ISLAMABAD: The defence ministry on Monday moved an intra-court appeal (ICA) before the Supreme Court challenging its Oct 23 unanimous decision to declare the trial of 103 civilians for their alleged involvement in the May 9 violence as against the Constitution.

The defence ministry also requested the Supreme Court to suspend the operation of the Oct 23 short order during the pendency of the ICA.

Moved through senior counsel Khawaja Haris Ahmed, the ICA argues that the top court traversed the jurisdiction and excluded from the ambit of the Pakistan Army Act 1952 those civilians who may be guilty of committing offences specified in Section 2(d)(1) of the PAA.

It says that by doing so the court is considerably undermining the ability of the armed forces to effectively discharge their constitutional duty to defend Pakistan against external aggression or threat of war, thus violating the very letter and purport of Article 245(1) of the Constitution.

Defence ministry asks top court to suspend its order until decision on ICA; says Supreme Court has gone beyond its jurisdiction

This is the fourth such petition before the Supreme Court. Previous petitions were moved by the federal as well as the Khyber Pakhtunkhwa and Balochistan governments.

Headed by Justice Ijaz-ul-Ahsan, a five-judge SC bench had on Oct 23 emphasised that the cases of the suspects involved in the May 9 riots and attacks on military installations will not be tried, from now on, in the military courts, but criminal courts of competent jurisdiction, established under the ordinary or special law of the land in relation to such offences, will hear such cases.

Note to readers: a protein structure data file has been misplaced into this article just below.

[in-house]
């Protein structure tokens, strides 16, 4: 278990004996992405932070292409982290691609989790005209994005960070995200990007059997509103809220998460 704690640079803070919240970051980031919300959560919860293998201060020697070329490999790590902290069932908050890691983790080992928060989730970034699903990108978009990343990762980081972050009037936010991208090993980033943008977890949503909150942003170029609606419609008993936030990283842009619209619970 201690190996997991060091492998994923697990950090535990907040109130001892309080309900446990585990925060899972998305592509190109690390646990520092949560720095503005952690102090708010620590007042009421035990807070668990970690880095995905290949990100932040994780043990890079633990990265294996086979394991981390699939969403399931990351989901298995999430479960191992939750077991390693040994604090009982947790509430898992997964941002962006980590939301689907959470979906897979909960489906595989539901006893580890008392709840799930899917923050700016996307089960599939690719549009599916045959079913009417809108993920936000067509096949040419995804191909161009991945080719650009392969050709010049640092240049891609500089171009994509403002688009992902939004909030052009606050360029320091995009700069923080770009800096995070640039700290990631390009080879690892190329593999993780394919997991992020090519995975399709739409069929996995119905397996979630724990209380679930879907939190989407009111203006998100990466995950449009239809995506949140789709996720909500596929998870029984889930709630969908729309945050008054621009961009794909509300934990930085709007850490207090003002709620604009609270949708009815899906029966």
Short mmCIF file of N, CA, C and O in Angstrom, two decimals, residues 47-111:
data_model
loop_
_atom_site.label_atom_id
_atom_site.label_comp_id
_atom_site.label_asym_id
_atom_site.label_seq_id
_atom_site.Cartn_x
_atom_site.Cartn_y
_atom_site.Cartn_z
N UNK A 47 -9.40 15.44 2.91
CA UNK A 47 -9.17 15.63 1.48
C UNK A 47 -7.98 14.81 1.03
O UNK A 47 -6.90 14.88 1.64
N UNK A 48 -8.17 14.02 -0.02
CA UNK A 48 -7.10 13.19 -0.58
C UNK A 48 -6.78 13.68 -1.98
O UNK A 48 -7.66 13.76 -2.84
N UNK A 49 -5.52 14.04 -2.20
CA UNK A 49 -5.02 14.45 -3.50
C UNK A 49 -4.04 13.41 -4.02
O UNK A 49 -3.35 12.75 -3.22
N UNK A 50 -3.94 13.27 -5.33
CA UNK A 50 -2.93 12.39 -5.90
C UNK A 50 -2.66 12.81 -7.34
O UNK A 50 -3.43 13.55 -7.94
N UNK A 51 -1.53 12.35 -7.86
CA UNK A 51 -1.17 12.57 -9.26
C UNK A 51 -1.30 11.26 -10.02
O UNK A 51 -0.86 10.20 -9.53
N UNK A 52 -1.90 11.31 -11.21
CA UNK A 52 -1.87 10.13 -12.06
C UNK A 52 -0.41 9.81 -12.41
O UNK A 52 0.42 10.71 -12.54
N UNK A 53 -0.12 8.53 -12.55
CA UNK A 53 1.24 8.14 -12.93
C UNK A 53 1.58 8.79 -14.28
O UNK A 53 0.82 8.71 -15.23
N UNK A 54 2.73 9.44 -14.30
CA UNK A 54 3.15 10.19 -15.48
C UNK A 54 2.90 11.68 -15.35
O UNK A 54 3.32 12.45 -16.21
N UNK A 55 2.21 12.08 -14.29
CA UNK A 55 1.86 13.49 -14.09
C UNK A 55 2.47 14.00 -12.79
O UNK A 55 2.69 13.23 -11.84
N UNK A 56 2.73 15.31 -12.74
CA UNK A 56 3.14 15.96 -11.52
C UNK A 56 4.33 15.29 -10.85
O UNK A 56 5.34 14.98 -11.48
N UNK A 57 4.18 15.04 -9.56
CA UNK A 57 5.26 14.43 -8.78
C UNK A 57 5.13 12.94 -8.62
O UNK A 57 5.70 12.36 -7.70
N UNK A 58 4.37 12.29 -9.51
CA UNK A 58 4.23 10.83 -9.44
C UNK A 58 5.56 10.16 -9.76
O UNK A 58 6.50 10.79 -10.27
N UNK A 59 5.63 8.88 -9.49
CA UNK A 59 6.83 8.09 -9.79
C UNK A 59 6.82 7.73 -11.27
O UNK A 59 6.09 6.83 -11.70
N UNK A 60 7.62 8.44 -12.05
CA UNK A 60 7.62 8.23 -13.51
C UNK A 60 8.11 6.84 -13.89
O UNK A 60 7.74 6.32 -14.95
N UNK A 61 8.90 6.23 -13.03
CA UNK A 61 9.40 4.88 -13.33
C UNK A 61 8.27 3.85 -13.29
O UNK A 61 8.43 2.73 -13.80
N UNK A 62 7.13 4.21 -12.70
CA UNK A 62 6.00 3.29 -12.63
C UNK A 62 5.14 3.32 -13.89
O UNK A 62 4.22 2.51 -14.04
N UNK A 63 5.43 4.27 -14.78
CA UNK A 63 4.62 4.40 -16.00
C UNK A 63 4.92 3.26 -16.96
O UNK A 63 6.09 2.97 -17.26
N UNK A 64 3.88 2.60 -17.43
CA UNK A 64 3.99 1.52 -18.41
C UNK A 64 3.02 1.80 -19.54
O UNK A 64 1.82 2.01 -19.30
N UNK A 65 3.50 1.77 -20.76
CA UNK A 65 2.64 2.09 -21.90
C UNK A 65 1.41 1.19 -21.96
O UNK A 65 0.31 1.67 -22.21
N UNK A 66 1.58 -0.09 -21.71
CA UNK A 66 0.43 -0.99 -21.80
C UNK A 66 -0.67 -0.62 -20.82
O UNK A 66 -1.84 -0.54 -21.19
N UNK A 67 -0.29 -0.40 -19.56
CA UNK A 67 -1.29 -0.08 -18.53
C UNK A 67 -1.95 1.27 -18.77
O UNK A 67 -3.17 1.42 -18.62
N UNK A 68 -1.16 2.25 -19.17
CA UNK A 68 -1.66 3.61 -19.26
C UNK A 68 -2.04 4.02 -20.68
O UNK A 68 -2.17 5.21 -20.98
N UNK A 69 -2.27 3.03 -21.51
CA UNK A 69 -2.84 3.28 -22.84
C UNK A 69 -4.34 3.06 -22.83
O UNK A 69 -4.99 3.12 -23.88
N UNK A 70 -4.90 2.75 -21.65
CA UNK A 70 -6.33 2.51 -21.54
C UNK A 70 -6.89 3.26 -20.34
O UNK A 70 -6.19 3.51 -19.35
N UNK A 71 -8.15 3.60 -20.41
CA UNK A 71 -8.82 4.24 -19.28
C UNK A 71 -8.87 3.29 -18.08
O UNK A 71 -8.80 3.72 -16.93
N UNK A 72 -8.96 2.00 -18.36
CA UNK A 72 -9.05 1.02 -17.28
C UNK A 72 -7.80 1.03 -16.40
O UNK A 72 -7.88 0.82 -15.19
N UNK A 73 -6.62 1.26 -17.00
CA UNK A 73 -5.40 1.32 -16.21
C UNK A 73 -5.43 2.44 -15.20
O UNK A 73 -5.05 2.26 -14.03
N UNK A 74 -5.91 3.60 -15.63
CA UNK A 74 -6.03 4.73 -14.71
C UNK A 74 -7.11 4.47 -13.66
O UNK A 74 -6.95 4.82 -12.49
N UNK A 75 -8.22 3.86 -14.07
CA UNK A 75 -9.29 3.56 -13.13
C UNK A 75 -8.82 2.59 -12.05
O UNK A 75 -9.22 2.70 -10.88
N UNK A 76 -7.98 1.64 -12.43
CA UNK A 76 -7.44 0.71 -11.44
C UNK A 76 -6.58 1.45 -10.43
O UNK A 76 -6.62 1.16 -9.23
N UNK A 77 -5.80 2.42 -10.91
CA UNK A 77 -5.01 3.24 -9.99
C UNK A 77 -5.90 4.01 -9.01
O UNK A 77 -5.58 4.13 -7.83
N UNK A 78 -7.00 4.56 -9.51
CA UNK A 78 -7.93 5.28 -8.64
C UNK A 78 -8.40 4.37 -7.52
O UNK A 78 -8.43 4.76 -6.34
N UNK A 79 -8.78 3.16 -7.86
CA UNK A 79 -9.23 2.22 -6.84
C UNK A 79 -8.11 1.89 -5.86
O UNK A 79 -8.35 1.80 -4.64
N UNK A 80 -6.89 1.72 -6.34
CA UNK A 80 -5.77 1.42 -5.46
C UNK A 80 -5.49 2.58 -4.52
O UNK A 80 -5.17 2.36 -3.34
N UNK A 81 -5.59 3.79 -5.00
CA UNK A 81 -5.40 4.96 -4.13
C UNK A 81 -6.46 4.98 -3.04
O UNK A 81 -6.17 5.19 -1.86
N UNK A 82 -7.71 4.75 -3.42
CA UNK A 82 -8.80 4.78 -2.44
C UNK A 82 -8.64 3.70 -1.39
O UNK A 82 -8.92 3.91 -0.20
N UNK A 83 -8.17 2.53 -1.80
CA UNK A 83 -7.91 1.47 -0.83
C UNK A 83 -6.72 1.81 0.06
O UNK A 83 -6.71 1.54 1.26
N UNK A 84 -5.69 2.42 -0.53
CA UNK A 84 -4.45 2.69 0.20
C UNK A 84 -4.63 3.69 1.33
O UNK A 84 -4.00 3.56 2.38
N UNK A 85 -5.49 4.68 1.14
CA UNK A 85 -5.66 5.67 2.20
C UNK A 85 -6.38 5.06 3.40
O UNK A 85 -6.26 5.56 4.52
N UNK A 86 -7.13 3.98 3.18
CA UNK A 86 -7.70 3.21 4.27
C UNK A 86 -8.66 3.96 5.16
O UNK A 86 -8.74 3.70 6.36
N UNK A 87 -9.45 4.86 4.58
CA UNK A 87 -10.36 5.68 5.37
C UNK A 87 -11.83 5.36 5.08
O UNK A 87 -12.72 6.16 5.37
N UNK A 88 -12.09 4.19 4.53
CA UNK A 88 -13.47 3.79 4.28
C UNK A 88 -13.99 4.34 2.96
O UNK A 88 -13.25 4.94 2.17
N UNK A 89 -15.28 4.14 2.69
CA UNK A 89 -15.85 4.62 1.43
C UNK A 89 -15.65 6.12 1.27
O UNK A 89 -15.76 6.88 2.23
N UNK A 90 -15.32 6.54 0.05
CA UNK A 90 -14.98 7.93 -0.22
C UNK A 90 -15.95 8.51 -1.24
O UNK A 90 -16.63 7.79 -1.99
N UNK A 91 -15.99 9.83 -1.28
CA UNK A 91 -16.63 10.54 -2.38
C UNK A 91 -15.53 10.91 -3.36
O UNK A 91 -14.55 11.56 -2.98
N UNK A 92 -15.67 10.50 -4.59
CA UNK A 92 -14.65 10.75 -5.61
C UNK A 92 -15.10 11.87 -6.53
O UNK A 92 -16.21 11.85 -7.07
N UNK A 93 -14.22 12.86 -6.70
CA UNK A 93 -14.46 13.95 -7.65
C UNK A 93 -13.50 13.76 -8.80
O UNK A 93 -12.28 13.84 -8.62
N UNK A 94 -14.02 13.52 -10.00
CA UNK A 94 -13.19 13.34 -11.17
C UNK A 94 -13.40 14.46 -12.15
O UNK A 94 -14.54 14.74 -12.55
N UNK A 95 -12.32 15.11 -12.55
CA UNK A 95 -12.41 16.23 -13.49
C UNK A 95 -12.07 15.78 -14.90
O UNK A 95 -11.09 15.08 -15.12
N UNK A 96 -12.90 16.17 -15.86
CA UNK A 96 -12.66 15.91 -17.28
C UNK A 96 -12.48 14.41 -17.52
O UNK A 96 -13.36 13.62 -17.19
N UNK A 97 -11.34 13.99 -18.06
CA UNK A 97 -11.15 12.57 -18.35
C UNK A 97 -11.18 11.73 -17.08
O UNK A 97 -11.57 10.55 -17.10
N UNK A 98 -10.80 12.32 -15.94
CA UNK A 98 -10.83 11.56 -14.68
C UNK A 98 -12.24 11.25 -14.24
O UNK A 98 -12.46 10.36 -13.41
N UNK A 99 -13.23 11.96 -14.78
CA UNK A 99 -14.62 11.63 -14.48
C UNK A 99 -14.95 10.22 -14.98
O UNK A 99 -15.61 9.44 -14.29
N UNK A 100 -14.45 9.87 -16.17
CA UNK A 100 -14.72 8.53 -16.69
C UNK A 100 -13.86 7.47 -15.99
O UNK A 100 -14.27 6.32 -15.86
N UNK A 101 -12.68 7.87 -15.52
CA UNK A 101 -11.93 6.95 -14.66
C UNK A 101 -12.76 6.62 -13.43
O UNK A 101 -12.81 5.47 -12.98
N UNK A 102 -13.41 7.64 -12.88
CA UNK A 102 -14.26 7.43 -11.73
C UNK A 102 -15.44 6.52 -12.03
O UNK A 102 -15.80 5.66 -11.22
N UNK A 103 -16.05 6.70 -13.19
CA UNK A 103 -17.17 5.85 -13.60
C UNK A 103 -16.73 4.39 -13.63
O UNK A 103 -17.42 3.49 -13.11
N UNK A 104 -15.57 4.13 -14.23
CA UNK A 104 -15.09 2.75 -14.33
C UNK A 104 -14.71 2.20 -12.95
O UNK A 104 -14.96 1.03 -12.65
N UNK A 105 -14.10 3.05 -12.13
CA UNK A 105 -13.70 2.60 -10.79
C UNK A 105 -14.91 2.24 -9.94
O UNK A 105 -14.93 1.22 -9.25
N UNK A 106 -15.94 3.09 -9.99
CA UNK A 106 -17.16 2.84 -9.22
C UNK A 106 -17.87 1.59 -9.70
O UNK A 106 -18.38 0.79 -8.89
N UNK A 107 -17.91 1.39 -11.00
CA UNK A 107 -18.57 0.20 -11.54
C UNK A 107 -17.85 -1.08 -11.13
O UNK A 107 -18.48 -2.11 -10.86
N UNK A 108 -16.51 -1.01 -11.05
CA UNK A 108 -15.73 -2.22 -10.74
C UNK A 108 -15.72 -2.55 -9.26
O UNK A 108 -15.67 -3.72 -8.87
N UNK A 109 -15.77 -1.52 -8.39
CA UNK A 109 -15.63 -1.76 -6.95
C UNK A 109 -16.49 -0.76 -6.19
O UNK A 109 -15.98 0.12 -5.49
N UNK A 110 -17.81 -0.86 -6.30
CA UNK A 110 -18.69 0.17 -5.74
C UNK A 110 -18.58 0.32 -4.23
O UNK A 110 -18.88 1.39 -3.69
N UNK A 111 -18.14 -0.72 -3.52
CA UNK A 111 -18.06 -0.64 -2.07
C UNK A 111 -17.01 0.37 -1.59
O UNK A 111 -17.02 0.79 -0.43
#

The ICA wondered were seducing or attempting to seduce any person, who was subject to PAA, from his duty or allegiance to government, or commission of any offence under the Official Secrets Act, 1923 in relation to any work of defence, arsenal, military establishment or station or military affairs of Pakistan, by civilians not acts that have a direct nexus with the armed forces.

Thus the civilians accused of these offences are legally triable under the PAA as held in and on the touchstone of the principle laid down in the retired Brig F.B Ali case. On the face of it, the ICA contends, the Oct 23 short order lacks material particulars, and as such is no order in the eye of law.

In any case, there is no legal basis for holding Section 2(d)(1)(i) and (ii) as well as Section 59(4) of PAA as ultra vires of the Constitution.

Published in Dawn, November 21st, 2023

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